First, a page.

BTL Mark: Resolve interoperability issues & increase buyer confidence
Increase your chances of winning ‘good projects’ and avoiding ‘bad projects’.
Al De Wachter,
Experienced contractors would be suspicious of anyone telling them that a ‘perfect’ estimate will surely result in an order for that project. We think they’re wise to do so. Does that mean a quality estimate is pointless? Hardly! It’s extremely important, but it’s just not the only thing that matters. Here’s why.
Before the order…
The estimate is only one source of information about deciding on a price for a project. An experienced salesperson does a lot of homework before an estimate is even contemplated. The company’s resources and knowledge base are compared against the project’s needs: is this perhaps a poor fit for your company? The client may have unrealistic expectations in terms of budget, technology or delivery schedule: no point in flogging a dead horse. A competitor may have an advantage that would cause you to waste your time: let someone else provide a checkprice. Only when the effort is judged to be worthwhile, should an estimate be assembled.
A ‘bad’ estimate supports bad decisions: either a high price is set and the project is lost; or just as bad, a low price is set and the project is won… only to become a cash drain for the next 2 years. In the absence of a ‘good’ estimate, management is missing an important piece of information required to make a decision on sell price. For instance, just because somebody has set an unrealistically low budget for the project, does not mean that your company can perform the specified work within that number. Without factual cost information, bad decisions are more likely to be made. If a sell price is based on a poor estimate, it’s often impossible to recover financially regardless of the Herculean efforts of the installation team.
A ‘good’ estimate can provide a basis for a management decision to set a proper sell price so that the project, if awarded, returns fair compensation for the assumed risk and invested resources.
Those that got away...
Of course you’d like to get every job, but… you can’t. Of the ones you did not get, there are two types:
( A ) The one that you could have had, but got away. A good estimate will help you avoid making poor decisions to overprice the project, and lose a project that you could have been successful on. Of course there are other factors than price, and sometimes they can cause you to walk away from a job; seldom will they cause you to knowingly accept an order at a loss.
( B ) The one that you never had a chance at. A good estimate can also help you determine where to draw the line price-wise when bidding a job: if you have a reliable estimate and a competitor’s price is substantially lower, you have the option to step away from the project and let the circling vultures finish each other off.
Those you did get…
Again, you’d like to get every job, but… you can’t. Of the ones that you did get, there are also two types:
( C ) The one that turned out well probably had a lot of things going for it. Your salesperson analyzed the client’s needs and matched it to your capabilities. A good estimate was put together, valid bid decisions were made, and the job was won. The operations team was handed a project that had ‘potential’, they designed the project, planned the work, and they executed well. Success.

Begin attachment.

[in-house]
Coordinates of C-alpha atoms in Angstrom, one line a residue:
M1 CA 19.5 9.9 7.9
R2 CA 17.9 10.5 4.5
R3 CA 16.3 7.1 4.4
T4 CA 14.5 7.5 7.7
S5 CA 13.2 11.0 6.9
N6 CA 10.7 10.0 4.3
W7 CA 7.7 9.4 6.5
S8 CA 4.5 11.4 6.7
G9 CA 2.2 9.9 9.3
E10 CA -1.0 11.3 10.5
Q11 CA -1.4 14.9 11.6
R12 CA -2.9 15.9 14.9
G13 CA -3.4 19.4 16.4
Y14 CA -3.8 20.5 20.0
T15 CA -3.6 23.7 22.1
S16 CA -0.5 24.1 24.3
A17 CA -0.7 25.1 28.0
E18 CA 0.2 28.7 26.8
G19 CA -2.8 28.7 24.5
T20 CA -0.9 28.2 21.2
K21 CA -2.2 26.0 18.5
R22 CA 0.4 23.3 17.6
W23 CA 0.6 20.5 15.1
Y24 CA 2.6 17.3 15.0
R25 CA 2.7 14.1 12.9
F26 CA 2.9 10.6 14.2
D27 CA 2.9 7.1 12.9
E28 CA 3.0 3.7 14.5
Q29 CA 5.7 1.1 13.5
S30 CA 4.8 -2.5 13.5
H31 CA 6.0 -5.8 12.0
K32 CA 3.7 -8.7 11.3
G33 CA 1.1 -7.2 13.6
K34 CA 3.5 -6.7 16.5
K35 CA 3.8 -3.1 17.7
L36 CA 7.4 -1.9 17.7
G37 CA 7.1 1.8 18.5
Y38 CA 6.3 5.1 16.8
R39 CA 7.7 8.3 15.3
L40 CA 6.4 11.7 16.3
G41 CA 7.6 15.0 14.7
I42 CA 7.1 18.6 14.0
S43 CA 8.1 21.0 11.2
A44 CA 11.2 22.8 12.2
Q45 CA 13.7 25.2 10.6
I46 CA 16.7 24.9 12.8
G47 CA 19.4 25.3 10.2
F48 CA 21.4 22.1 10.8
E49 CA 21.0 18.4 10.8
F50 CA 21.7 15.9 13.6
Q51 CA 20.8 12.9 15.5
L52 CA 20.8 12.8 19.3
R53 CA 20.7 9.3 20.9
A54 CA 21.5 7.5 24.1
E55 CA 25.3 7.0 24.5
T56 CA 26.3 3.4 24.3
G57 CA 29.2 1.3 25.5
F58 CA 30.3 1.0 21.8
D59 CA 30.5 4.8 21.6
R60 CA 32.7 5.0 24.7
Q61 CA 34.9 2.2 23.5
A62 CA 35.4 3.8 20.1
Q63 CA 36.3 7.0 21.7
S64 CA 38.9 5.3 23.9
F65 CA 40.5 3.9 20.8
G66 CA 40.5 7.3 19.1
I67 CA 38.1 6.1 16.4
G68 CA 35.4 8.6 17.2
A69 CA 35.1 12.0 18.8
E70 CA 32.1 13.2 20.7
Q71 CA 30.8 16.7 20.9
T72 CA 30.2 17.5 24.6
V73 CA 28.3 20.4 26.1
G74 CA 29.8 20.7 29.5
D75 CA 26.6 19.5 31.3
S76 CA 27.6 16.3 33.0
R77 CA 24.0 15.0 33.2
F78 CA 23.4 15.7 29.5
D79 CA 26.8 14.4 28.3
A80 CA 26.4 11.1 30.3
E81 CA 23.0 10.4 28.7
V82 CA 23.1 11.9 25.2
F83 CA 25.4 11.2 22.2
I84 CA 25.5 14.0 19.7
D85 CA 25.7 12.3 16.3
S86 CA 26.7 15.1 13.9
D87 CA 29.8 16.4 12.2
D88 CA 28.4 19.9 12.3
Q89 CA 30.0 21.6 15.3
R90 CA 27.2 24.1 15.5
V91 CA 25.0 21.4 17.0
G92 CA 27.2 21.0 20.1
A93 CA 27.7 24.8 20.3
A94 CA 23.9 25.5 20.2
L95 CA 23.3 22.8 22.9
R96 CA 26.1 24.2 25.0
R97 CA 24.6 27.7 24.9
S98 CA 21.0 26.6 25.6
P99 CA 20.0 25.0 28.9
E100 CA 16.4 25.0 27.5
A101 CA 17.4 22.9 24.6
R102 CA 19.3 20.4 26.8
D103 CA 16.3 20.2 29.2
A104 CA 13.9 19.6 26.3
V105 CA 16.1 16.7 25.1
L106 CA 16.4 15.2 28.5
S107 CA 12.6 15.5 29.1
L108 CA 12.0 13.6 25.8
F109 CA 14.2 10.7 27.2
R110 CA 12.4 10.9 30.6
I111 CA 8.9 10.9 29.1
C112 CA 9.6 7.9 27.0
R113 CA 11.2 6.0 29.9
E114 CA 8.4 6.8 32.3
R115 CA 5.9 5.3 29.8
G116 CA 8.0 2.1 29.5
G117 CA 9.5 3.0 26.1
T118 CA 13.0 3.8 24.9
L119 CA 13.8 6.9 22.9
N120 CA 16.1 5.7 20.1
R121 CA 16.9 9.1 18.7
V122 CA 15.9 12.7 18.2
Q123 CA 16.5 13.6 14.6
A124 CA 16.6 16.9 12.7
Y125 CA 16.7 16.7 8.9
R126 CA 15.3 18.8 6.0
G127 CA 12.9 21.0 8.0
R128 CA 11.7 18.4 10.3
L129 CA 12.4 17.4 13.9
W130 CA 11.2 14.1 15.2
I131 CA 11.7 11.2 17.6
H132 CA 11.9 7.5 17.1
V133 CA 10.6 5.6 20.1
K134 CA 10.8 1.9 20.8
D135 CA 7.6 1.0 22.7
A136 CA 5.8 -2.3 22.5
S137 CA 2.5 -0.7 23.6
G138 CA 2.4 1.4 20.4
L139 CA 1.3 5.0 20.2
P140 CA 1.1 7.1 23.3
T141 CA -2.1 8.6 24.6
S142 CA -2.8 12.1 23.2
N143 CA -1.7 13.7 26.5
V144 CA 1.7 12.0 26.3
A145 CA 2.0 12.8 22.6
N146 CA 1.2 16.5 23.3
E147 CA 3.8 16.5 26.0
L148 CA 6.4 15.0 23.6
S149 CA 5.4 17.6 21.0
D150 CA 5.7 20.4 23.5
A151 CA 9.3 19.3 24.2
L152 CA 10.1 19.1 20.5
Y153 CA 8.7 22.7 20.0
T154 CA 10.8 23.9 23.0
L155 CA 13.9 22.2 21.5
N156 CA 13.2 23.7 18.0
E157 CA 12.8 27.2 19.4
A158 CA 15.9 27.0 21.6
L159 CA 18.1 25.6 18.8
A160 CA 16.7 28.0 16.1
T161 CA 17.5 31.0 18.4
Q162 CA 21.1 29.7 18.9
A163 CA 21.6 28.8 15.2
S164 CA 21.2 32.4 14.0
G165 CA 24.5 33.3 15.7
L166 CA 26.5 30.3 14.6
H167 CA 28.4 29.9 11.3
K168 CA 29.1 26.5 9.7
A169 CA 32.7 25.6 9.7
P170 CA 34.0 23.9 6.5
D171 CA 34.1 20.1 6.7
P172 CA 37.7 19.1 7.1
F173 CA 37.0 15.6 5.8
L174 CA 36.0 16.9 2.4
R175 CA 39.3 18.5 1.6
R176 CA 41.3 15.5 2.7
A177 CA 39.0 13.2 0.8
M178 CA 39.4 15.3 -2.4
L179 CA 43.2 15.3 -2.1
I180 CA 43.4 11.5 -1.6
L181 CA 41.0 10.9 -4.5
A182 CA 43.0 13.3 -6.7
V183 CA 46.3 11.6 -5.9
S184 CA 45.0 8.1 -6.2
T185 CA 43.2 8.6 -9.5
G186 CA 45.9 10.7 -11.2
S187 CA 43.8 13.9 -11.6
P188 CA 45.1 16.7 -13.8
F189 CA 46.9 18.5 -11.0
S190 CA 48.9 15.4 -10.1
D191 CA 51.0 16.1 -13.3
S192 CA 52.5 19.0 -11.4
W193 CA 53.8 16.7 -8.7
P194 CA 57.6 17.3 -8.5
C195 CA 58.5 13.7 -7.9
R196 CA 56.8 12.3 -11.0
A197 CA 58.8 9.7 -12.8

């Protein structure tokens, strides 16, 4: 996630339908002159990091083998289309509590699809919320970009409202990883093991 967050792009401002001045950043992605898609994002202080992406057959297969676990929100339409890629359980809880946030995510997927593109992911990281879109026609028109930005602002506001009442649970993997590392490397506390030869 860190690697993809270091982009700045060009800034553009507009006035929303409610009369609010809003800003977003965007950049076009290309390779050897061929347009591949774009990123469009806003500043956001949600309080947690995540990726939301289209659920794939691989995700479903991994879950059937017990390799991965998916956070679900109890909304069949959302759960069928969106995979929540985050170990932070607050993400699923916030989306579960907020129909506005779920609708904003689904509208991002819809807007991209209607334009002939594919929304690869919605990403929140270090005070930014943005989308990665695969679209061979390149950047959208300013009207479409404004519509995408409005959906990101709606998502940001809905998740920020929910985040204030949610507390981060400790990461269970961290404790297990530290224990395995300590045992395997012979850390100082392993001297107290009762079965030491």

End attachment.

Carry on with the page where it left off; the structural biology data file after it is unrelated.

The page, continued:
( D ) The one that you got, but that turned into a nightmare might have suffered from one or more of the typical sins. The salesperson may have misidentified the project as a good opportunity, while your solution or capabilities did not fit very well. It happens. The operations team may have botched the mission and turned an opportunity into a disaster. Bad luck (circumstances beyond your control or inability to do something about it) hurts your case. A good estimate cannot ‘fix’ these issues but can help identify them; a bad estimate will certainly make them worse.
When a project does start to go bad, defense mechanisms kick in. Valiant attempts are made to ‘save’ the job. Corners are cut, and quality may suffer under a ‘we gotta save this’ banner. Of course the client finds out, and the job needs to be done… again. The best technicians are put on the job in an effort to minimize the losses, which destroys office morale, and robs other projects of the services of your best people. As a result, a bad situation turns worse. These types of jobs are often remembered for years… but not fondly.
Of the project types as categorized above:
We want to get a chance to turn ‘A’ into an order.
We want to identify type ‘B’ and stay away from these jobs, with a minimum of time invested.
We want lots of type ‘C’.
We want none of type ‘D’.
A good estimate helps you improve all 4 scenarios.
Accurate cost estimates based on proven and field-tested values offer the best reference for making fact-based decisions.
And here’s a guarantee: a poor estimate will help you lose the ‘good project’, and will help you win the ‘bad project’. And that’s not the kind of guarantee you want to collect on.
About the Author
Al De Wachter has been active in the Building Automation industry for over 38 years. He has held senior positions with leading companies in the field and is currently the president of ICS (Independent Control Specialists Inc). ICS develops advanced productivity software for Facility Automation Integrators and consults on related productivity issues. www.ics-controls.com
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